On February 3, 2016, Thomas sent Kathleen's attorney a notice signed in his capacity as an officer of LDBIC, stating LDBIC had redeemed the Series A Preferred Stock. That same day, Pam and Don elected themselves as LDBIC's directors and, as directors, elected Pam as president, Don as treasurer, and Thomas as executive vice-president, secretary, and assistant treasurer. Upon receiving notice of the redemption, Kathleen filed a lawsuit in Dallas County. After LDBIC, Pam, Don, and Thomas filed the underlying lawsuit in Kerr County, Kathleen nonsuited the lawsuit in Dallas County and filed a counterclaim in the underlying lawsuit seeking declaratory relief, including a declaration that the redemption of the Series A Preferred Stock was void.

         Kathleen noticed a special shareholders' meeting for February 22, 2016, at which she elected herself as the sole director of LDBIC, and, as director, she also elected herself as LDBIC's sole officer. Neither Pam nor Don attended the shareholders' meeting.

         On July 28, 2016, the trial court signed an order granting a partial summary judgment in favor of Kathleen, declaring the redemption void and declaring Kathleen's status and rights as the owner and holder of the Series A Preferred Stock remained as those status and rights existed immediately prior to the invalid redemption. Kathleen noticed another special shareholders' meeting for August 12, 2016, at which she again elected herself as the sole director of LDBIC and, as director, elected herself as LDBIC's sole officer. Neither Pam nor Don attended the shareholders' meeting.

         On September 22, 2016, the trial court held a hearing on Kathleen's application for a temporary injunction and subsequently signed an order granting the temporary injunction. On October 4, 2016, the trial court signed an amended order granting the temporary injunction, and this appeal ensued.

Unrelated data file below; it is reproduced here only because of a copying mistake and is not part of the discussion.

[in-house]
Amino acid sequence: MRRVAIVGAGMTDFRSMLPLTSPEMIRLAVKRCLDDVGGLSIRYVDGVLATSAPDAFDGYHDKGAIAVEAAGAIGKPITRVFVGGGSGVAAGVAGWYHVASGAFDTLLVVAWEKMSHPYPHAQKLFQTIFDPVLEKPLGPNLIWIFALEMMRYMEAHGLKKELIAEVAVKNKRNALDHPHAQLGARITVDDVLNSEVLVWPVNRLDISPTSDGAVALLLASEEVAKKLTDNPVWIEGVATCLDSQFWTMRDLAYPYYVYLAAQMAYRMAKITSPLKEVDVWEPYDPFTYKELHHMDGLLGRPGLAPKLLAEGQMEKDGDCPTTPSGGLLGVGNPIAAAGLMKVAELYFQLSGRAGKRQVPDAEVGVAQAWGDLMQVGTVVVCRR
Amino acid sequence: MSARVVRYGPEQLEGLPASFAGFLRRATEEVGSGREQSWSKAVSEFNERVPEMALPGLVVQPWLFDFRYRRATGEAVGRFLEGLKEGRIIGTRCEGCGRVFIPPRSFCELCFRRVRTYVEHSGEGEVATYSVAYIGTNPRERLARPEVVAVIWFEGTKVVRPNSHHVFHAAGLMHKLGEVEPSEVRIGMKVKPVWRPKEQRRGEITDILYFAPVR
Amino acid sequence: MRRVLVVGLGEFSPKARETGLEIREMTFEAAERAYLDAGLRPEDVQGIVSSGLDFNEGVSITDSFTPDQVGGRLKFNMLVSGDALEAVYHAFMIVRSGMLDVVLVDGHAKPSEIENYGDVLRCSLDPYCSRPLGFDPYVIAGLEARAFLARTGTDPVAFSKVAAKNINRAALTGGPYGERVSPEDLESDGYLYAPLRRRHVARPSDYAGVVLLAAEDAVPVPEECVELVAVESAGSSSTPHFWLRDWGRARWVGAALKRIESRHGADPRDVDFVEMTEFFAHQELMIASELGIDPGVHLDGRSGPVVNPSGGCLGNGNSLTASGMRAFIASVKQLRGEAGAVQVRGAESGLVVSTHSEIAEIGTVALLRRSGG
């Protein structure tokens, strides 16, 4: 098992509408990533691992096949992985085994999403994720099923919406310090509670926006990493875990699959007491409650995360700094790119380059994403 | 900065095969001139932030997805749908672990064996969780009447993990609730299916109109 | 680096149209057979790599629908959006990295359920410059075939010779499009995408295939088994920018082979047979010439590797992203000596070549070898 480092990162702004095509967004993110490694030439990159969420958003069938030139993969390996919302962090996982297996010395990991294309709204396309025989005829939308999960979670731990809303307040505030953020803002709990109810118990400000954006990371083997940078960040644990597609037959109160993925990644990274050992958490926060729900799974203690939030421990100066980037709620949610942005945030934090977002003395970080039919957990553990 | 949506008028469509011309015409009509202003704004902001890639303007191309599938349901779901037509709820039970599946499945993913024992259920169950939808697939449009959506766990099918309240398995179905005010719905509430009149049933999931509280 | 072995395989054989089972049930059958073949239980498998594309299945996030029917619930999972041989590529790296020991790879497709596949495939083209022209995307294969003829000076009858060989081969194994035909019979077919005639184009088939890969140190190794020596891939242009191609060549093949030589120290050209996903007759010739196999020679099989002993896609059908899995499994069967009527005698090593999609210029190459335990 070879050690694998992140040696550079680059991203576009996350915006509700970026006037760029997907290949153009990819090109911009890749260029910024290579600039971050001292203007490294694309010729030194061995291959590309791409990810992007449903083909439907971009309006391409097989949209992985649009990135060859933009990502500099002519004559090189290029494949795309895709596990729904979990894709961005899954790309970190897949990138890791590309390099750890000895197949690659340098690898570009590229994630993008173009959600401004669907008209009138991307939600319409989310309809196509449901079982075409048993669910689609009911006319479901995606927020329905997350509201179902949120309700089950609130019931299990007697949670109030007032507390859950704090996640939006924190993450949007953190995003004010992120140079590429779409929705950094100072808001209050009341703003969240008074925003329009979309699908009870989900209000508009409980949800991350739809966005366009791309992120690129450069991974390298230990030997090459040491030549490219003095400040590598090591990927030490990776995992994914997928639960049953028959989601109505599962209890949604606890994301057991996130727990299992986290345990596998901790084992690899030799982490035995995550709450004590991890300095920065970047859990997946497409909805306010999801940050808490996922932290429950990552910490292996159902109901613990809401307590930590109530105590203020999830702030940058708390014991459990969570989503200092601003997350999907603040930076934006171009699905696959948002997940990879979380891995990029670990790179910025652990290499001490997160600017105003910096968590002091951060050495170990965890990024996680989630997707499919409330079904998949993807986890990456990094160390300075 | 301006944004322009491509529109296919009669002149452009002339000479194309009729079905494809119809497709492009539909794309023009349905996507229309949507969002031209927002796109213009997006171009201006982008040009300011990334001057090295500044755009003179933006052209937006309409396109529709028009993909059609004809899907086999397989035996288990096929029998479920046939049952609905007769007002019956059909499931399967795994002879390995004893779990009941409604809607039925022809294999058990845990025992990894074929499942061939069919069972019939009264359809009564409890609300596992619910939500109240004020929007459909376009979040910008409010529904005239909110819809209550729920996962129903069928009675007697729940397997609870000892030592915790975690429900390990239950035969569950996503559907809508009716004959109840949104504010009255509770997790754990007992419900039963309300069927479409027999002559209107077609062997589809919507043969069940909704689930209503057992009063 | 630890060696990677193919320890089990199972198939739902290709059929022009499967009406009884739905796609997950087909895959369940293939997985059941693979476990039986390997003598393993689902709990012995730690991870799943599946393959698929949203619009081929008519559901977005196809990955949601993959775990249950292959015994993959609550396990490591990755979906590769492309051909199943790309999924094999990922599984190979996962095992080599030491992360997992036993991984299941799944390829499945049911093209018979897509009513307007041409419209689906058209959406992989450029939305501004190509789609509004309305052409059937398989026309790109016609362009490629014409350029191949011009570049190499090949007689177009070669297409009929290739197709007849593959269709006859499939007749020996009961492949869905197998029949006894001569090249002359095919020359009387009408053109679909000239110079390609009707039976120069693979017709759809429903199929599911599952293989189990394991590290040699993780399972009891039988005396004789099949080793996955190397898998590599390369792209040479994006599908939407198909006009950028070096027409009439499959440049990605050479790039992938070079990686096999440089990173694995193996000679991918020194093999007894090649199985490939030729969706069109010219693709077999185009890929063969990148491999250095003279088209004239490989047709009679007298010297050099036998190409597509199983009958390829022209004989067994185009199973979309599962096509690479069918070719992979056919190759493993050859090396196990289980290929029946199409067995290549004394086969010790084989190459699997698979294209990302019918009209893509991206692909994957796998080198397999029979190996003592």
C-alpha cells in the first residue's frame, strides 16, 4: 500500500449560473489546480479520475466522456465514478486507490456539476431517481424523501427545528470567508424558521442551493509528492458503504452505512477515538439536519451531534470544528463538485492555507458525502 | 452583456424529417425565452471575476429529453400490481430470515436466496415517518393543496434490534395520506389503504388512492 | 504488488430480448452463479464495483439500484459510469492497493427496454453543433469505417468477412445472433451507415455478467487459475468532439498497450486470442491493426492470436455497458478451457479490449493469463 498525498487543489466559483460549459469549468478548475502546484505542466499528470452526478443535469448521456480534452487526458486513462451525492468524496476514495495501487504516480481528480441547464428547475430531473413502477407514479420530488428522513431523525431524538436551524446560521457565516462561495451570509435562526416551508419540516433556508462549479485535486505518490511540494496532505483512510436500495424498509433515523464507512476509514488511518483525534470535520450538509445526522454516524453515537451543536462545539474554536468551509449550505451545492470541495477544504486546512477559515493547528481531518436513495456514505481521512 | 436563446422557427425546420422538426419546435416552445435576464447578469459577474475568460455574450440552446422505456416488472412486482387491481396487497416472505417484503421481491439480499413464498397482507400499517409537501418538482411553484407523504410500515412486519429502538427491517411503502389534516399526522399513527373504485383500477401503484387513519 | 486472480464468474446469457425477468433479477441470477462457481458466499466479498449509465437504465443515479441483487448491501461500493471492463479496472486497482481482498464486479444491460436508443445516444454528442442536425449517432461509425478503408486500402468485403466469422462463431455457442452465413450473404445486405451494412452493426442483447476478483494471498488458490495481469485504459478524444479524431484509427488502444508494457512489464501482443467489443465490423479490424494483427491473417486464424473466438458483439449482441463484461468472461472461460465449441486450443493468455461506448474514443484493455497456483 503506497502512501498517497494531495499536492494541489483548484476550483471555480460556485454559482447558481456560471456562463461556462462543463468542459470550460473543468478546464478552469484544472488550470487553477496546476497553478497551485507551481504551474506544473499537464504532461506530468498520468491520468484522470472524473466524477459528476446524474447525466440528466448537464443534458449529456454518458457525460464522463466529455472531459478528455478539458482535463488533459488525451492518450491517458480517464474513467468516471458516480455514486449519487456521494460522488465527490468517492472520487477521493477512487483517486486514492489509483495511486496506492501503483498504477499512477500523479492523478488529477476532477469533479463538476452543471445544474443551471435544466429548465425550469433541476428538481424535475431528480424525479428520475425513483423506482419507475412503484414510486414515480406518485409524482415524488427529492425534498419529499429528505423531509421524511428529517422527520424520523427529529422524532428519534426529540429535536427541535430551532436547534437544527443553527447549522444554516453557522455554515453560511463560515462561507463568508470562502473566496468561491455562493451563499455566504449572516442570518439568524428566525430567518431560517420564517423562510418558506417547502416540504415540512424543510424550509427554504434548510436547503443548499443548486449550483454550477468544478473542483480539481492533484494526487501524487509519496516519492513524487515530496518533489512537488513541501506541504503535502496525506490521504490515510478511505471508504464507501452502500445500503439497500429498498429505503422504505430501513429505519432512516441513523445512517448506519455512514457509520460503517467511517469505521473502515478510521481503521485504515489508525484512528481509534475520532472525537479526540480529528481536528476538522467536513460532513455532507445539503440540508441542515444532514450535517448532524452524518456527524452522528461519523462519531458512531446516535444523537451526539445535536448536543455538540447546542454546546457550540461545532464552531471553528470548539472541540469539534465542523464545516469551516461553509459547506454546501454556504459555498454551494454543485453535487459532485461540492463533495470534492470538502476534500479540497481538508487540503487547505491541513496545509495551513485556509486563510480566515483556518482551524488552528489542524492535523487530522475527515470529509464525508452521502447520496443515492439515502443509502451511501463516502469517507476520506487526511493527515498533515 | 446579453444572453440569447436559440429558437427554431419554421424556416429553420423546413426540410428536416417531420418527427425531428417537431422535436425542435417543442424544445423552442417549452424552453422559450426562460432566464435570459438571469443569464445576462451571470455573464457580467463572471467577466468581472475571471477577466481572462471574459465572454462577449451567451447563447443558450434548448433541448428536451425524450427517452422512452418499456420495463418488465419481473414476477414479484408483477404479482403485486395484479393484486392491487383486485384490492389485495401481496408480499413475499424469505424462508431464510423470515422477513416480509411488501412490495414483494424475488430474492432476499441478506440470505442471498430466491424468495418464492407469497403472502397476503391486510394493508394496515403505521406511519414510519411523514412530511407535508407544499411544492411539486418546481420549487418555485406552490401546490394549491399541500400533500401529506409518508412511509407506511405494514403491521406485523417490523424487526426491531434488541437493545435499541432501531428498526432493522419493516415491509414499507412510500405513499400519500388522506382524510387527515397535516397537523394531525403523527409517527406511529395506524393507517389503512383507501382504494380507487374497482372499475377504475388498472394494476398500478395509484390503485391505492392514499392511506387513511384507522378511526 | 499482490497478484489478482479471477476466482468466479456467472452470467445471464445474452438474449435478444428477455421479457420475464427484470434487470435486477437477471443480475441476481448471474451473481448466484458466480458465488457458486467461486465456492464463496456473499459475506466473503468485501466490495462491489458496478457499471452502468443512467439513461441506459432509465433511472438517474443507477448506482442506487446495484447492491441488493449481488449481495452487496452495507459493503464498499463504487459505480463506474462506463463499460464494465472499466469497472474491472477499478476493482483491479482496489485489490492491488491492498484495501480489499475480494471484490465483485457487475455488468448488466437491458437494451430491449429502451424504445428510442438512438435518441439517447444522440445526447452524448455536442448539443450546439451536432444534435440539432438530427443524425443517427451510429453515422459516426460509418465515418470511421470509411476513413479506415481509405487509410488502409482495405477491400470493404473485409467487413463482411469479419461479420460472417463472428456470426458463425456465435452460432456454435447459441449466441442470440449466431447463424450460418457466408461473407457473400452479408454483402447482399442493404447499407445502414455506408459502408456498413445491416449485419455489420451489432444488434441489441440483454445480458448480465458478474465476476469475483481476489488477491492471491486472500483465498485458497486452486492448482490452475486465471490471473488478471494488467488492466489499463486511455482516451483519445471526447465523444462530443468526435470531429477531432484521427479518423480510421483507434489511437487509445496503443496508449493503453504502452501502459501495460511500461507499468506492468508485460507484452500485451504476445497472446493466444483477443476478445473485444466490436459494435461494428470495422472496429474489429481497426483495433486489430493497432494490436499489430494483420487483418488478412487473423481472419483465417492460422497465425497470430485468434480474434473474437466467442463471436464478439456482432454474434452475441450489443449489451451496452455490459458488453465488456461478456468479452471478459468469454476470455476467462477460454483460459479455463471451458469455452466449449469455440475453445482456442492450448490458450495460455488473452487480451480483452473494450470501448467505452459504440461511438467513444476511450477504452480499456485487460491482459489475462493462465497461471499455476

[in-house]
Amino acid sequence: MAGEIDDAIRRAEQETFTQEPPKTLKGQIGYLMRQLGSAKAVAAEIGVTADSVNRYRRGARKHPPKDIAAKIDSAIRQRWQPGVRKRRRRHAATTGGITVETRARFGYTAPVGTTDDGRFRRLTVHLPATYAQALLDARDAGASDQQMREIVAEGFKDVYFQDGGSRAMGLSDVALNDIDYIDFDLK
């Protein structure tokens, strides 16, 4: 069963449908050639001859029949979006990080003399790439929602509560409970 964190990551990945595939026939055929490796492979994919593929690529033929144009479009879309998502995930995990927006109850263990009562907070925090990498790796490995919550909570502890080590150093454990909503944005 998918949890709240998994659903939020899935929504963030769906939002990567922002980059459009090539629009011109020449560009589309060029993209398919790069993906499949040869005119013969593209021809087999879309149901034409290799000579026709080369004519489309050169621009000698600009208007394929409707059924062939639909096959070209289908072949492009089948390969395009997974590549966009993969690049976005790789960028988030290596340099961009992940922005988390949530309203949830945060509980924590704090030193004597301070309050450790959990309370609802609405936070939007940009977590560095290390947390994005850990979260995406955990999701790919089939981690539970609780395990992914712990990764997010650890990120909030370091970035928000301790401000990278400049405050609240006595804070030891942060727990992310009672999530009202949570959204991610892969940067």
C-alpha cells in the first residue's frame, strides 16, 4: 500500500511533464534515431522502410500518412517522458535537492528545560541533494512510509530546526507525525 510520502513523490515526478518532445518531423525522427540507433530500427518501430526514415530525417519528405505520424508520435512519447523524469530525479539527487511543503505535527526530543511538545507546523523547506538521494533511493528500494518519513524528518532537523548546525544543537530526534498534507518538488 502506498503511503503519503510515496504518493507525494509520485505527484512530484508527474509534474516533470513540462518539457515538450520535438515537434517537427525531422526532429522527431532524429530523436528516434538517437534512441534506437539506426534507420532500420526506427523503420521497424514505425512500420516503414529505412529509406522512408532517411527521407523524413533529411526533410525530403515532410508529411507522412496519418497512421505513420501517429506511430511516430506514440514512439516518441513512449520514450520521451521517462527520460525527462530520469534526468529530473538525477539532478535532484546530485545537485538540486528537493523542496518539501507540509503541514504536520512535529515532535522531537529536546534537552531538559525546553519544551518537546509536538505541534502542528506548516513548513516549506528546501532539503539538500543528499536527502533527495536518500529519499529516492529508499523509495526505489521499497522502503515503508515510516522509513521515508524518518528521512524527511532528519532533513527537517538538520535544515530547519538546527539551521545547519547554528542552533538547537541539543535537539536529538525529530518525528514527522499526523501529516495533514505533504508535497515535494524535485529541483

Standing

         For the first time in their reply brief, the appellants assert Kathleen lacks standing to pursue the "two claims upon which the trial court's temporary injunction order was based: corporate waste and Appellants' refusal to recognize Appellee's invalid elections of herself as LDBIC's sole officer and director." The appellants contend Kathleen lacks standing as a shareholder to assert the claim for corporate waste because that claim belongs to the corporation. Although appellants acknowledge Kathleen also asserted a claim based on the appellants' refusal to recognize her as LDBIC's sole officer and director, they contend the only damage attributable to that claim is "the alleged corporate waste [that] wouldn't have happened had she been in control of LDBIC."

         "[S]tanding is a component of subject matter jurisdiction and absent jurisdiction, a court cannot address the merits of a case." RSL Funding, LLC v. Pippins, 499 S.W.3d 423, 429 (Tex. 2016). Standing may be challenged for the first time on appeal. Id.

         "'In Texas, the standing doctrine requires a concrete injury to the plaintiff and a real controversy between the parties that will be resolved by the court.'" Linegar v. DLA Piper LLP (US), 495 S.W.3d 276, 279 (Tex. 2016) (quoting Heckman v. Williamson Cty., 369 S.W.3d 137, 154-55 (Tex. 2012)). "'The plaintiff must be personally injured-he must plead facts demonstrating that he, himself (rather than a third party or the public at large) suffered the injury.'" Id. In addition, "'the plaintiff's alleged injury [must] be likely to be redressed by the requested relief.'" Id.

         In support of their argument, the appellants rely on Wingate v. Hajdik, 795 S.W.2d 717 (Tex. 1990). In Linegar, the Texas Supreme Court explained its holding in Wingate as it related to stockholder standing, describing the general rule as follows:

In Wingate, we stated the general rule that "[a] corporate stockholder cannot recover damages personally for a wrong done solely to the corporation, even though he may be injured by that wrong." We clarified that the general rule does not preclude a stockholder from recovering damages for wrongs done to the stockholder individually, provided the wrongdoer violated a duty "'owing directly by [the wrongdoer] to the stockholder.'" "However, to recover ...